Longline Gravity

For longline gravity surveys, Excel owns and operates Model-U LaCoste and Romberg remote-reading longline gravity meters that work on the same principles and basic mechanics as the Model-G gravity meter used in land gravity surveys. Under field conditions, the meters have an absolute accuracy of ± 0.01 mGal and a repeatability ± 0.02 mGal. Longline gravity surveys are designed and used as a cost effective and time efficient method to evaluate vast regions including heavily treed areas, mountains, swamps and difficult ground-access areas as well as environmentally sensitive zones with virtually no environmental impact.


Excel has collected over 15,000 gravity stations using remote-reading gravity meters in many areas of British Columbia, the Yukon and the Northwest Territories. Longline gravity surveys are conducted by helicopter with the meter suspended on a 50 meter longline below the helicopter. The gravity meter is lowered to the ground and read remotely by an experienced operator in the helicopter, while the helicopter hovers in place. The helicopter is not required to land; therefore, a natural clearing of only a few meters in diameter is required for the gravity meter to be lowered to the ground. An onboard GPS system installed in the survey helicopter is used to accurately determine the aircraft position and height above ground. During each survey, a minimum of three GPS base stations are setup to precisely determine the location of the gravity meter during post processing. A land gravity station is always acquired at all longline field base locations to provide extra gravity data and to be used as a measure of quality control.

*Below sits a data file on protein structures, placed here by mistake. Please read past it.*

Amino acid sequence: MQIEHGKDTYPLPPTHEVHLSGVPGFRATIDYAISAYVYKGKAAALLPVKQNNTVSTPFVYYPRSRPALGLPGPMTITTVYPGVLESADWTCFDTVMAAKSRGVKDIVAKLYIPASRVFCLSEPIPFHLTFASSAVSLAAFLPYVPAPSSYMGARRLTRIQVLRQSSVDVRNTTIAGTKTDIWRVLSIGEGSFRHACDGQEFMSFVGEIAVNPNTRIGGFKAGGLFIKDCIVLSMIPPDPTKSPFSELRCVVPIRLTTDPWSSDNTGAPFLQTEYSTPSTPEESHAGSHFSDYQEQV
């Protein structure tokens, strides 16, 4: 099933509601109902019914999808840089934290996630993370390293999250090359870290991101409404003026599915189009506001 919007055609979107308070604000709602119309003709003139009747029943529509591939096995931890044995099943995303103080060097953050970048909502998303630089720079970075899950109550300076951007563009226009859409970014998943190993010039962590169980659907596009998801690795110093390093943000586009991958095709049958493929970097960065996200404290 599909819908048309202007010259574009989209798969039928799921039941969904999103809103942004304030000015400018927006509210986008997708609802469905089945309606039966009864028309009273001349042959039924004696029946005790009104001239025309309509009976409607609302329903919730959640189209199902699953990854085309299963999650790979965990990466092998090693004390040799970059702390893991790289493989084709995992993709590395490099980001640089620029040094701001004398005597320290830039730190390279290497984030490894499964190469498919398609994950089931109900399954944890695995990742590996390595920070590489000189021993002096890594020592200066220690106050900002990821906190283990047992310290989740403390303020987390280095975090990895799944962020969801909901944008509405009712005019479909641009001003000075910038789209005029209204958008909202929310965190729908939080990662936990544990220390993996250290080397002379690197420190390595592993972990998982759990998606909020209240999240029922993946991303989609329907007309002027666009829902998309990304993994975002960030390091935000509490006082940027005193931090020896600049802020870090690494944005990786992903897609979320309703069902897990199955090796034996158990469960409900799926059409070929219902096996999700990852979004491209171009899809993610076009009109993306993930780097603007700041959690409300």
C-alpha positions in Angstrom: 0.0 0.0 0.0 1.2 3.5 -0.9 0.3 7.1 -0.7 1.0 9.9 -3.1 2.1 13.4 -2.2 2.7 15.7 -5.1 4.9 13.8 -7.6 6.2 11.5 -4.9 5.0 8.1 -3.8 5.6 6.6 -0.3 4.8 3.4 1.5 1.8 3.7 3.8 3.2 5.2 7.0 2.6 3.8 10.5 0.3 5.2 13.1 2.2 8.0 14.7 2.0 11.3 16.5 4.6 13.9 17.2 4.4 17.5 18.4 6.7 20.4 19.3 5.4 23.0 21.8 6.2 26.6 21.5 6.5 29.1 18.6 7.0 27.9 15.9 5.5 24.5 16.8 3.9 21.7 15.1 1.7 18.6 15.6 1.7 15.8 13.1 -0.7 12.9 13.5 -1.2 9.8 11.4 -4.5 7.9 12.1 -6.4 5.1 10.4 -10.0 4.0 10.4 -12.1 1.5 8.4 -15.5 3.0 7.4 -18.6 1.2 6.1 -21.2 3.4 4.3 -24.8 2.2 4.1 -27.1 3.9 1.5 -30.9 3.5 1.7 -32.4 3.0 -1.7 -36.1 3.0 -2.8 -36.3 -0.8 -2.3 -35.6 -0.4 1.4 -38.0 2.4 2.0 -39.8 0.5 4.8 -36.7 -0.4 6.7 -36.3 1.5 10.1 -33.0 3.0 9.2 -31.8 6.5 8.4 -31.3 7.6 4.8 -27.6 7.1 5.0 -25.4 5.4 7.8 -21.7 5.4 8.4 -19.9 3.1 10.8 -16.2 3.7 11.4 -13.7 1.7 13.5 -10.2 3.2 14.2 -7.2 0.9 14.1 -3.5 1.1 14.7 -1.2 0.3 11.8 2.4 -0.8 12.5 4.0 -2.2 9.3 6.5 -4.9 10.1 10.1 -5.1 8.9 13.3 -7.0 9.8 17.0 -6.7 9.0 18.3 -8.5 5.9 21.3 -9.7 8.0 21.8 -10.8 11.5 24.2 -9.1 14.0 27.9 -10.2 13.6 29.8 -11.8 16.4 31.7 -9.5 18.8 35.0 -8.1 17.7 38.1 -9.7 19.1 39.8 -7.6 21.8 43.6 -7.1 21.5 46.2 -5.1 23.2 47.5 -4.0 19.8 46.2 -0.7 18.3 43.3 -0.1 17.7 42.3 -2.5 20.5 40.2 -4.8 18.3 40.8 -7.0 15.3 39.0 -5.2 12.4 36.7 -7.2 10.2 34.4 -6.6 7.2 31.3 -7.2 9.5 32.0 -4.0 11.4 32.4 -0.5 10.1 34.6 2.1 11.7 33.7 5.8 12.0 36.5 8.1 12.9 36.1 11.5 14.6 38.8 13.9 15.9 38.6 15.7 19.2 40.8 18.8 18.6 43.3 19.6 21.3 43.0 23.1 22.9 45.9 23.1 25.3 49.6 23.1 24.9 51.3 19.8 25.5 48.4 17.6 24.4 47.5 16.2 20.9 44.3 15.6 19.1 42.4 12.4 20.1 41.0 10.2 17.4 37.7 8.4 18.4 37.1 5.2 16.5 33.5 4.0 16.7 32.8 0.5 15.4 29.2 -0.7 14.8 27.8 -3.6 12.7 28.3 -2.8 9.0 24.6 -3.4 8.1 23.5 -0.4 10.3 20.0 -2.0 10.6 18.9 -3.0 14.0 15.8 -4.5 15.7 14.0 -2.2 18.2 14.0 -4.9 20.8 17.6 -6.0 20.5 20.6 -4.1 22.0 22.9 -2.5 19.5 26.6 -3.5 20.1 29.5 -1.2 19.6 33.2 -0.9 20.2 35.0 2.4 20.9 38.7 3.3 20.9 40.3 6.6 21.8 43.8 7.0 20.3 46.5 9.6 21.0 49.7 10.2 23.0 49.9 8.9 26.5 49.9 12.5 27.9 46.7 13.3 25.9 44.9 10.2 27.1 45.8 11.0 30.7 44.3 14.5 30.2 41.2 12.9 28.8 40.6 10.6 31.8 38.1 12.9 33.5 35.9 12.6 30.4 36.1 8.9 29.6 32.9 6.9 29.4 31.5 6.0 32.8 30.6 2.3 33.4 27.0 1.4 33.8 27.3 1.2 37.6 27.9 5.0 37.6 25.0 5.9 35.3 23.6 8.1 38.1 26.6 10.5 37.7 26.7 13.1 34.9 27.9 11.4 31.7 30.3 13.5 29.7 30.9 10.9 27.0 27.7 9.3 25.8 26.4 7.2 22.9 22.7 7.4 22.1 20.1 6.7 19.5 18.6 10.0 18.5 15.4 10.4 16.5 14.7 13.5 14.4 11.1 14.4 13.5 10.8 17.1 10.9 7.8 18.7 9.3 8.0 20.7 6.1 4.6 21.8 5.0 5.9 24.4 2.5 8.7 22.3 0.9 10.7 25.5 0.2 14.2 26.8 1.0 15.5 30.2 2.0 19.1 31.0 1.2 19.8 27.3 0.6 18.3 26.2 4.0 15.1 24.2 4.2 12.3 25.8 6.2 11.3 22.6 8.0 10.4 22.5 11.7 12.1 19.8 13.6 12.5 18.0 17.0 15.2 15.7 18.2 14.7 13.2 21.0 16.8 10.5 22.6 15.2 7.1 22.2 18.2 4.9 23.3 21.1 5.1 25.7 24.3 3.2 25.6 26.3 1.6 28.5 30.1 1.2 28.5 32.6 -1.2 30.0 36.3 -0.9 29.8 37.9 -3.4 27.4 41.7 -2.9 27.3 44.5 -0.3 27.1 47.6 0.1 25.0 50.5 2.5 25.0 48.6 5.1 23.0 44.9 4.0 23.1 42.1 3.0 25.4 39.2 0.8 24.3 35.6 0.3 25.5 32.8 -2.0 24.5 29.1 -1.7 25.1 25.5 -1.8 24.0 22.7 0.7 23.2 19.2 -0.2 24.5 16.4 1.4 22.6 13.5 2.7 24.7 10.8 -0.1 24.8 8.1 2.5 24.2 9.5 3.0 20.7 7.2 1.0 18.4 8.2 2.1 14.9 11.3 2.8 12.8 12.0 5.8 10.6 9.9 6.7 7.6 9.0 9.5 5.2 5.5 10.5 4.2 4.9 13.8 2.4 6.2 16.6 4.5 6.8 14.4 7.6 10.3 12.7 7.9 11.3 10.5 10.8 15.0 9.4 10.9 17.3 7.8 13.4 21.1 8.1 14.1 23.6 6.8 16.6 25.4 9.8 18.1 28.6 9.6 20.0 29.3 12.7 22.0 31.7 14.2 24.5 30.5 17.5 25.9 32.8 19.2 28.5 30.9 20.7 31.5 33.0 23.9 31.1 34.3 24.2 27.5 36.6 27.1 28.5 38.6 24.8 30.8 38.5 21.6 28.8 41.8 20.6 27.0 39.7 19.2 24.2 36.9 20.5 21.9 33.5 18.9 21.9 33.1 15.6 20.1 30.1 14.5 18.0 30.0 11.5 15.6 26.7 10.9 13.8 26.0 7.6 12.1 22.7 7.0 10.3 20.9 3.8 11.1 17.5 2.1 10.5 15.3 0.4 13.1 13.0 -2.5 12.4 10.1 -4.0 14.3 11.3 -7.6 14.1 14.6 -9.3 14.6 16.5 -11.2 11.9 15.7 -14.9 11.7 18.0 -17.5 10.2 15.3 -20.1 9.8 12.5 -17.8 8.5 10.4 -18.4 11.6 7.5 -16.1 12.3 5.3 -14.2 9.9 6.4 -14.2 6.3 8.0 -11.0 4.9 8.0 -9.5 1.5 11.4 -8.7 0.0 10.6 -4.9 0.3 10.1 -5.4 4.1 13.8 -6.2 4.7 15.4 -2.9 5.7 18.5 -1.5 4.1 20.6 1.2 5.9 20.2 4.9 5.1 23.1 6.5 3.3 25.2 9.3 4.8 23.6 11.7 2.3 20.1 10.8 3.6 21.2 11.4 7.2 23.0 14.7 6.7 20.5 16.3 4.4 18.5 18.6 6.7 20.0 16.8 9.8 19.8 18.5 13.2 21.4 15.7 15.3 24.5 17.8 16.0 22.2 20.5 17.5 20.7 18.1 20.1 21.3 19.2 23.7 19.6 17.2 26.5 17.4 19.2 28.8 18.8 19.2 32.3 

Longline gravity surveys have proven to be an excellent geophysical tool for identifying anomalies of interest for various industries. Longline gravity surveys are designed to cover vast areas in order to map and detect the depth and geographical extent of geological bodies such as faults, reservoirs, and rock types in the subsurface. Gravity station spacing is tailored according to the geological goals of any particular project, which generally should be no greater than half the expected width of the targets being explored for. From Excel's vast experience with the oil and gas exploration industry, a station spacing of about a fifth of a mile or less has become the standard spacing used for gravity exploration programs. Infill stations are often added to the planned survey to detail the anomalies associated with targets of interest to assist in creating complex geological models during interpretation. The resulting datasets are then modelled using proprietary 2D and 3D gravity modeling software and integrated with other existing geophysical, well and surface geology data. Variable density terrain correction techniques are also used for areas of complex geology.